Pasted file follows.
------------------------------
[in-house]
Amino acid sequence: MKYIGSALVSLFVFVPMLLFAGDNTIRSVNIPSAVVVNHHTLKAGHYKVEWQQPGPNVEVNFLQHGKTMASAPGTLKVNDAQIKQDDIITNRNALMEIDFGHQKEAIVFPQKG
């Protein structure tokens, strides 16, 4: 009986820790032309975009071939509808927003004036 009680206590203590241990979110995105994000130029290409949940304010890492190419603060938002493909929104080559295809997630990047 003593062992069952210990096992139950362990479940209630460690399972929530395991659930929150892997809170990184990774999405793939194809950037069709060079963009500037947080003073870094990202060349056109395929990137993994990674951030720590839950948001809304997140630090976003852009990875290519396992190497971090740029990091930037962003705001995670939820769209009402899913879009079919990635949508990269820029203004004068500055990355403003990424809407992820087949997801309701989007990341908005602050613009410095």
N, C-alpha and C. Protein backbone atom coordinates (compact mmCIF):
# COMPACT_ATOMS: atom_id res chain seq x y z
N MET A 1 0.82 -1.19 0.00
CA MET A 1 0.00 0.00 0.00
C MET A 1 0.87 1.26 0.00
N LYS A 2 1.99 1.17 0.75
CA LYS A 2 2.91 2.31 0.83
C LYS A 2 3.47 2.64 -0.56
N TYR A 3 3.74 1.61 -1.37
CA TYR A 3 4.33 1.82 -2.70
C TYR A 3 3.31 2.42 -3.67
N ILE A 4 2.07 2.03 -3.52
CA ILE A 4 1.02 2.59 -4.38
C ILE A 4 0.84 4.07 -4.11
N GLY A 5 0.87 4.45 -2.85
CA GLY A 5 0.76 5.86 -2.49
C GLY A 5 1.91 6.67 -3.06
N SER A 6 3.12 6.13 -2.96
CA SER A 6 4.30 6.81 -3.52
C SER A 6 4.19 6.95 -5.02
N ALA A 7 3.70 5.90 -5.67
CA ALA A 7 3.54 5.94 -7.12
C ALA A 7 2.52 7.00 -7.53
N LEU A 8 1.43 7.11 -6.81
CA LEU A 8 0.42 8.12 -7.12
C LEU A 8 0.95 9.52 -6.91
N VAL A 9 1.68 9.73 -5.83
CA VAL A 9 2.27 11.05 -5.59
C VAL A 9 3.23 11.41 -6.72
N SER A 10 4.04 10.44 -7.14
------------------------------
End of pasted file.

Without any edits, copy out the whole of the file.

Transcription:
[in-house]
Amino acid sequence: MKYIGSALVSLFVFVPMLLFAGDNTIRSVNIPSAVVVNHHTLKAGHYKVEWQQPGPNVEVNFLQHGKTMASAPGTLKVNDAQIKQDDIITNRNALMEIDFGHQKEAIVFPQKG
């Protein structure tokens, strides 16, 4: 009986820790032309975009071939509808927003004036 009680206590203590241990979110995105994000130029290409949940304010890492190419603060938002493909929104080559295809997630990047 003593062992069952210990096992139950362990479940209630460690399972929530395991659930929150892997809170990184990774999405793939194809950037069709060079963009500037947080003073870094990202060349056109395929990137993994990674951030720590839950948001809304997140630090976003852009990875290519396992190497971090740029990091930037962003705001995670939820769209009402899913879009079919990635949508990269820029203004004068500055990355403003990424809407992820087949997801309701989007990341908005602050613009410095």
N, C-alpha and C. Protein backbone atom coordinates (compact mmCIF):
# COMPACT_ATOMS: atom_id res chain seq x y z
N MET A 1 0.82 -1.19 0.00
CA MET A 1 0.00 0.00 0.00
C MET A 1 0.87 1.26 0.00
N LYS A 2 1.99 1.17 0.75
CA LYS A 2 2.91 2.31 0.83
C LYS A 2 3.47 2.64 -0.56
N TYR A 3 3.74 1.61 -1.37
CA TYR A 3 4.33 1.82 -2.70
C TYR A 3 3.31 2.42 -3.67
N ILE A 4 2.07 2.03 -3.52
CA ILE A 4 1.02 2.59 -4.38
C ILE A 4 0.84 4.07 -4.11
N GLY A 5 0.87 4.45 -2.85
CA GLY A 5 0.76 5.86 -2.49
C GLY A 5 1.91 6.67 -3.06
N SER A 6 3.12 6.13 -2.96
CA SER A 6 4.30 6.81 -3.52
C SER A 6 4.19 6.95 -5.02
N ALA A 7 3.70 5.90 -5.67
CA ALA A 7 3.54 5.94 -7.12
C ALA A 7 2.52 7.00 -7.53
N LEU A 8 1.43 7.11 -6.81
CA LEU A 8 0.42 8.12 -7.12
C LEU A 8 0.95 9.52 -6.91
N VAL A 9 1.68 9.73 -5.83
CA VAL A 9 2.27 11.05 -5.59
C VAL A 9 3.23 11.41 -6.72
N SER A 10 4.04 10.44 -7.14